The company does have resource consent to take the extra two metres – but only when it’s in the national interest to have reserve capacity. Hawea locals are questioning how this condition can be met if there isn’t a crisis.

Guardians of Lake Hawea chairman Grant Fyfe called on the Government to acknowledge that New Zealand faced a power crisis and to take steps to protect the lake. He said an extra 2m would provide only 20 more days of draw-off.

The guardians vehemently opposed any reduction below 338m, he said.

“Hawea is going to suffer the consequences for months or years to come from having a lower lake, but the country as a whole isn’t making any sacrifice.”

Mr Fyfe said minimum operating levels were introduced in the 1970s when the lake fell to 327m, exposing river deltas and causing constant dust storms that carried as far as Ranfurly.

This wasn’t good for the environment or the people in the area. Nor for stock and the dust lowered the quality of wool on sheep which grazed near the lake.

Energy Minister David Parker said the situation at Lake Hawea was a reminder that the environmental consequences of electricity production were borne mostly by people in small, distant communities, rather than in cities.

We know that – but why is Lake Hawea being sacrificed with the consequent detrimental effect on the environment, people and stock, if there isn’t a crisis?


Maori Party want ag in ETS earlier

June 29, 2008

Tariana Turia said in an Agenda interview that the Maori Party wants agriculture brought in to the emissions Trading Scheme earlier than requried by legislation before parliament at the moment.

Has she considered the impact of that on Maori farmers, farm workers, rural contractors, shearers and freezing workers; and the impact of higher prices  which would follow for Maori who buy dairy products, meat and wool?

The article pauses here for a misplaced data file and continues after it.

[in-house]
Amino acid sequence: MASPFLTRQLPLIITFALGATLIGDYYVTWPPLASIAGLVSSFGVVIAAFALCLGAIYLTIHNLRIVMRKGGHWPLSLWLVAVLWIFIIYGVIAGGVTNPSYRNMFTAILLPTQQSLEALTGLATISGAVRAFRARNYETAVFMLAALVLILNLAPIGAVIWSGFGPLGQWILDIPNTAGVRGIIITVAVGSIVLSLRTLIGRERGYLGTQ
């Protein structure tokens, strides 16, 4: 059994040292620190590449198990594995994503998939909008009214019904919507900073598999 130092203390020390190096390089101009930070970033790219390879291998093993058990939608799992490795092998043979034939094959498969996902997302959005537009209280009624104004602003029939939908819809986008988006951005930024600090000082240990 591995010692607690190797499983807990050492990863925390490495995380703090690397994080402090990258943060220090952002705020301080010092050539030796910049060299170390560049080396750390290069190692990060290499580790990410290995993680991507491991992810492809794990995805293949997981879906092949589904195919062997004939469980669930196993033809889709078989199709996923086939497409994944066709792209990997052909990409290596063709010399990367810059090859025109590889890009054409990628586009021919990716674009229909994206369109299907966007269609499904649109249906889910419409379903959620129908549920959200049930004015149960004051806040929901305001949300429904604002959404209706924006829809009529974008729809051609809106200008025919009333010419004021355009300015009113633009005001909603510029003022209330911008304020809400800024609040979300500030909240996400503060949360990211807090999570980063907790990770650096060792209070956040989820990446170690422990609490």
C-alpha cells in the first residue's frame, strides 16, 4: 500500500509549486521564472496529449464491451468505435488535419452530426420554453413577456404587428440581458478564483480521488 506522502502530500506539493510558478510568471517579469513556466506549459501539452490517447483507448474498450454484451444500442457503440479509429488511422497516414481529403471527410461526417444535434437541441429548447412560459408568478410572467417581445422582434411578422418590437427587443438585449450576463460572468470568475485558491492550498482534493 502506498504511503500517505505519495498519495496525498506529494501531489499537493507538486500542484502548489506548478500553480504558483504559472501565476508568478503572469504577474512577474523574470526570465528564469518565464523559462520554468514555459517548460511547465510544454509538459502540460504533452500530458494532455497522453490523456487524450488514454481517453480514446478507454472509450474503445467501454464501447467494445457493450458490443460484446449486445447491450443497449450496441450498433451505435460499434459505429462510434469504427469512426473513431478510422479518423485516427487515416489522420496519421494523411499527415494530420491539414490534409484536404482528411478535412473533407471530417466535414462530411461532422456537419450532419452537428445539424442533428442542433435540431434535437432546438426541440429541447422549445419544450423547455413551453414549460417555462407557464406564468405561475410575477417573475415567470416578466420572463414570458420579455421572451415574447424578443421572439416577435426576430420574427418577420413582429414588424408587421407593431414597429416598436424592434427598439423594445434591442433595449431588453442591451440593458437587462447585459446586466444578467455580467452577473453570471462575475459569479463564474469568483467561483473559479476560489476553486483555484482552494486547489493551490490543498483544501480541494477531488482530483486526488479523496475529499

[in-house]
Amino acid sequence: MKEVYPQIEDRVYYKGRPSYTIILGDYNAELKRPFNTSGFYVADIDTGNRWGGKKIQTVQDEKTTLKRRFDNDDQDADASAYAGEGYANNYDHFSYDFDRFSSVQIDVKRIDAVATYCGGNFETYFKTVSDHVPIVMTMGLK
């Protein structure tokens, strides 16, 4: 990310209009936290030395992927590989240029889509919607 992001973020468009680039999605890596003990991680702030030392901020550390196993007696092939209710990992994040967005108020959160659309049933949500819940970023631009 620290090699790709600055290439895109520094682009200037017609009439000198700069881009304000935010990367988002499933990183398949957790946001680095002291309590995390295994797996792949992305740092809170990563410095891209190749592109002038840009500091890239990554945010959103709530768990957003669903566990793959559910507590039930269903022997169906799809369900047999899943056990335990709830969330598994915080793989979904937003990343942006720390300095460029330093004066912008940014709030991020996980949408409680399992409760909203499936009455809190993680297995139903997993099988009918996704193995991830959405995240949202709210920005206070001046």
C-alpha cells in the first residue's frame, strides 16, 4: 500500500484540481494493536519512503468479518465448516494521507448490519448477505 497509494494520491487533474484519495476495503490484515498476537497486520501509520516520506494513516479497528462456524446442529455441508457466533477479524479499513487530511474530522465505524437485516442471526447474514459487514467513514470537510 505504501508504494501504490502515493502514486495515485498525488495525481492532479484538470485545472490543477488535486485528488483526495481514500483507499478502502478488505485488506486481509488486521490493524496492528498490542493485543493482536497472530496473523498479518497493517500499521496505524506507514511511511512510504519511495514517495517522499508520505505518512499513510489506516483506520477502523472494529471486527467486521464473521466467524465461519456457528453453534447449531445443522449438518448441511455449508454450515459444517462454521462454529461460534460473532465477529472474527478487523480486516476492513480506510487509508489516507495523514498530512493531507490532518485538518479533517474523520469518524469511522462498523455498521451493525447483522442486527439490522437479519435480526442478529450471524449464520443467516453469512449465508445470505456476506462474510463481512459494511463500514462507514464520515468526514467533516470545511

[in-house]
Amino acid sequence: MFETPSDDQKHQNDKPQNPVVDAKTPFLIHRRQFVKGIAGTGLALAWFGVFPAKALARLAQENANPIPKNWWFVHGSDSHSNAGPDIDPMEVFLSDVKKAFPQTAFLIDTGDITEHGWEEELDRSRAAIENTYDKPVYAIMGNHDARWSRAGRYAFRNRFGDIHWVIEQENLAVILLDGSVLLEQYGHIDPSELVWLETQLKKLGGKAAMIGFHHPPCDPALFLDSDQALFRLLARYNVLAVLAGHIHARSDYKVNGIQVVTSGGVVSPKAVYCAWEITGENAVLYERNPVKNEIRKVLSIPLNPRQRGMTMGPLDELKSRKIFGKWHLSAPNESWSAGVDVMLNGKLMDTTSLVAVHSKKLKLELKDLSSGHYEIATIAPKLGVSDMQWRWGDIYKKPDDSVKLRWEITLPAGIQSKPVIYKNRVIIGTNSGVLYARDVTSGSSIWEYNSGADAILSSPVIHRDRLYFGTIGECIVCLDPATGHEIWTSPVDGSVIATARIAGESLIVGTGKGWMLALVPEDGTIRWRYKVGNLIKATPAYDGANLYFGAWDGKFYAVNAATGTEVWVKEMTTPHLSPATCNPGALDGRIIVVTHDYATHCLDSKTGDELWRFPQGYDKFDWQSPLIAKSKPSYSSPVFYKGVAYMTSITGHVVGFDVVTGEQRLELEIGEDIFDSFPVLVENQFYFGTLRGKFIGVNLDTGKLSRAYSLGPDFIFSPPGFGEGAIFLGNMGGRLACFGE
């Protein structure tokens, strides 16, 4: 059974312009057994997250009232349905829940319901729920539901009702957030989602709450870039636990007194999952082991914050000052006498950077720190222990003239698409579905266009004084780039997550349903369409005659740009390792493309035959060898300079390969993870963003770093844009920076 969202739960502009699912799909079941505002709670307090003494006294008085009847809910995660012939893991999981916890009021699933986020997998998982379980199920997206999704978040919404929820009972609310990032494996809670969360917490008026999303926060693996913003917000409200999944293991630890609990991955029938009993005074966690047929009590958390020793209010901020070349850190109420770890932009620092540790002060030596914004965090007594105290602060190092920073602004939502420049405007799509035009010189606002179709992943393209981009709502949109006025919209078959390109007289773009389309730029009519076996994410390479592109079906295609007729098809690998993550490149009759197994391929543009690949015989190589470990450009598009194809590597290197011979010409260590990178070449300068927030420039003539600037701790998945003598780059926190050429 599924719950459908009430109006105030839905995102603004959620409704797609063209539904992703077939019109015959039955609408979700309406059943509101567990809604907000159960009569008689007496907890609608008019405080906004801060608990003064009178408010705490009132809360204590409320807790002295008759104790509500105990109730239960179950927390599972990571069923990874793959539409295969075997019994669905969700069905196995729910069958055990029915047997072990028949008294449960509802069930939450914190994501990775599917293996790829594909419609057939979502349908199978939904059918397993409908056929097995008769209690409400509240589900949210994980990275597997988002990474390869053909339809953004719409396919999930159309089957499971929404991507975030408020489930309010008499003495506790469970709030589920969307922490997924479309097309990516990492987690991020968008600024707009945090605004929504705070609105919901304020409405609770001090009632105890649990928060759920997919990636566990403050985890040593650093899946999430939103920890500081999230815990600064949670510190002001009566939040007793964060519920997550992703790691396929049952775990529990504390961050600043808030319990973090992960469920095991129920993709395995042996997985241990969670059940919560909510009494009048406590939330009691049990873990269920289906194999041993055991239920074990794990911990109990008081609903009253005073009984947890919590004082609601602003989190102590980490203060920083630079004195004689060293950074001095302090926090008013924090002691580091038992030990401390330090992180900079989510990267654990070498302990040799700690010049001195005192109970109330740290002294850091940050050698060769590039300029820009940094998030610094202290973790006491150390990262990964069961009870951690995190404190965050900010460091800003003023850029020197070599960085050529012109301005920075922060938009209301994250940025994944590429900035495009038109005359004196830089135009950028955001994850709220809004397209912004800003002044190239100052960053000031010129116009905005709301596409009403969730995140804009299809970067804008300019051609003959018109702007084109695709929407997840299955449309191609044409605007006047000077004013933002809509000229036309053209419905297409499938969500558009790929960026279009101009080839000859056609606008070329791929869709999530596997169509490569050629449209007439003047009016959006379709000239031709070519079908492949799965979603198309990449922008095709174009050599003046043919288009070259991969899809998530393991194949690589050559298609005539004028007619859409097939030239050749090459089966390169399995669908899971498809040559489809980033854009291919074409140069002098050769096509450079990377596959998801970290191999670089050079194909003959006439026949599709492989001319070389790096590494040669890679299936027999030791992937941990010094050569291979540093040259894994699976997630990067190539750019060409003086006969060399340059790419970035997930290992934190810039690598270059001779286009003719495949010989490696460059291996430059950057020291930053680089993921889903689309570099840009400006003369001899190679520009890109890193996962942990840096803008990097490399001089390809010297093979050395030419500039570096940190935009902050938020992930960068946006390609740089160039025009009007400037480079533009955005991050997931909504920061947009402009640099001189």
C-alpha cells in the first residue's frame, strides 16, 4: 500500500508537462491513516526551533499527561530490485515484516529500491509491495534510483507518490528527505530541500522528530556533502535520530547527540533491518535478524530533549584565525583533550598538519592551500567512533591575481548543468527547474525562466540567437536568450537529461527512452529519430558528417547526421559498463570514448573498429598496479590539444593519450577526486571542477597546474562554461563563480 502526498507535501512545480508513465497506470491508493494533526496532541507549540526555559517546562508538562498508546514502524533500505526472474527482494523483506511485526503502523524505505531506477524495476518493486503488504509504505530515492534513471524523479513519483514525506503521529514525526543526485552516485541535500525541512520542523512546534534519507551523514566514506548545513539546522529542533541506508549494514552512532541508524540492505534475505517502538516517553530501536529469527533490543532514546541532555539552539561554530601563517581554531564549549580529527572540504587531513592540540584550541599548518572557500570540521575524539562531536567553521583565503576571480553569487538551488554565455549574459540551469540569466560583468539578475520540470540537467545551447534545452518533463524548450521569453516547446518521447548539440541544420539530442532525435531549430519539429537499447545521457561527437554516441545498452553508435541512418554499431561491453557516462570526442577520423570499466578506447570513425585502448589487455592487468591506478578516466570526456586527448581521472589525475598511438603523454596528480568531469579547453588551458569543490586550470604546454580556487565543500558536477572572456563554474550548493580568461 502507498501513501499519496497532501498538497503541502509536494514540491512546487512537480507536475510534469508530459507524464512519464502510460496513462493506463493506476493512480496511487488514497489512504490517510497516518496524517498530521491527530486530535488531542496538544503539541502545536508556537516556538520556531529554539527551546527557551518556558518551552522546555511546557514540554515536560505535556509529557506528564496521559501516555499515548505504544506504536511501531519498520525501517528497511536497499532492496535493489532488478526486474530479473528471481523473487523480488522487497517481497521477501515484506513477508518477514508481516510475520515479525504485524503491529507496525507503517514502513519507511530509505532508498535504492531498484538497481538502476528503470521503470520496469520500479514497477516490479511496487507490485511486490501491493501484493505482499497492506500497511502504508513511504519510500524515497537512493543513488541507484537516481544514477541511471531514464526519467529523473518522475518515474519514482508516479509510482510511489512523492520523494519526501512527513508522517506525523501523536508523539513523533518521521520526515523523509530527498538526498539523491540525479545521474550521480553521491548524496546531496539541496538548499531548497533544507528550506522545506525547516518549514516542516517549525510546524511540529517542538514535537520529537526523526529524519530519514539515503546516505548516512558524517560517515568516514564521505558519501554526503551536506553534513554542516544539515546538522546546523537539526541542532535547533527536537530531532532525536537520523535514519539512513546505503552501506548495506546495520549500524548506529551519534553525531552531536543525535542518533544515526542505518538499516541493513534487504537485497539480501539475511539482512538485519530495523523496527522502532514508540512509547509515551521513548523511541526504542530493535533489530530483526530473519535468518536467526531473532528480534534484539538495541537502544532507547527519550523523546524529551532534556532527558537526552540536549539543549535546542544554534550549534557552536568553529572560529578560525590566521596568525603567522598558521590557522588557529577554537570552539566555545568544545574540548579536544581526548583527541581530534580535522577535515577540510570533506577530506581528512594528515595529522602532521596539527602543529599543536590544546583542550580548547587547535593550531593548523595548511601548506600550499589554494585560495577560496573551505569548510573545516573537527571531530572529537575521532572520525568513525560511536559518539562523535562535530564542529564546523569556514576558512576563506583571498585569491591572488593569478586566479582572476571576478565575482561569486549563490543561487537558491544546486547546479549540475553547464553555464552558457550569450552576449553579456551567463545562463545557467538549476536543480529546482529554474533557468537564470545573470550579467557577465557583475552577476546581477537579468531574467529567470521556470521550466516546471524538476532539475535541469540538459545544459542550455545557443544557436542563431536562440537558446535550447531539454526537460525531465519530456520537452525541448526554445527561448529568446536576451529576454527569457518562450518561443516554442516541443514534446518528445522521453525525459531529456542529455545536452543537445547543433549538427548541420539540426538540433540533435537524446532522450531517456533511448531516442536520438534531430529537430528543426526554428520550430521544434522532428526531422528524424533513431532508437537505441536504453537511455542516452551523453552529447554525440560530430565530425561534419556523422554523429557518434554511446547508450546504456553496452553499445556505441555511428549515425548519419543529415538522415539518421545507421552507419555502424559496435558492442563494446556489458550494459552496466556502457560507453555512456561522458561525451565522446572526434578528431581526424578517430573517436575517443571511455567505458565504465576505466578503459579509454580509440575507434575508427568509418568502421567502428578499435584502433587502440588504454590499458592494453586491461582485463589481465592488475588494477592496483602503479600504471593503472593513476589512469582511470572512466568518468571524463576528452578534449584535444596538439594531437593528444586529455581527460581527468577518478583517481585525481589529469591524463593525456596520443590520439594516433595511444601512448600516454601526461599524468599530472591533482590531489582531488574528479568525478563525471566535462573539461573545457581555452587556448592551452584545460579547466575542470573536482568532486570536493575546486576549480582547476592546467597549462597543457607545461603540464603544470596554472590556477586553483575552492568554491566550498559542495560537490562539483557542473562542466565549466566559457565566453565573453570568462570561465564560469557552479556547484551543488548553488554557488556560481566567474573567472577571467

Feeling the heat

June 29, 2008

Kathryn Ryan wore a sleeveless dress on Agenda  this morning while I  watched, still feeling cold in three layers of merino clothing.

Is it really that hot under the lights in a TV studio, or could TVNZ turn down the heating and save enough power to let the rest of us choose our own lightbulbs?


Pope’s attack on Bassett’s book reminds me

June 29, 2008

Michael Bassett’s book Working With David, Inside the Lange Cabinet,  is sitting on my books-to-read shelf so I read this attack on the book and its author by Margaret Pope  with interest. It reminded me of an incident after a celebrity debate in Queenstown about 18 years ago.

Garrick Tremain and David Lange were in opposing teams and in ribbing Lange, Tremain blamed him for his (Tremain’s) wife not letting him have a secretary.

Lange took it with a grin but after the debate Pope went up to Tremain and abused him in very basic language for what he’d said.


Did you see the one about…

June 29, 2008

Picks of the week from Homepaddock:

EFA anti-democratic – Clark

It’s not what you say

Feds chief not out to win friends

Ag & science not mutually exclusive

Porn in the paddock 

And from around the blogosphere:

Another ugly view from inside government & Click here to understand the the power of blogs from Show Me The Money.

Good Lord but he’s out to lunch from Dig N Stir

Some questions about unions from Keeping Stock

The Hive in general, and on the ETS in particular eg Every New Zealander should read

And Bullshit detector rings alarmingly from Poneke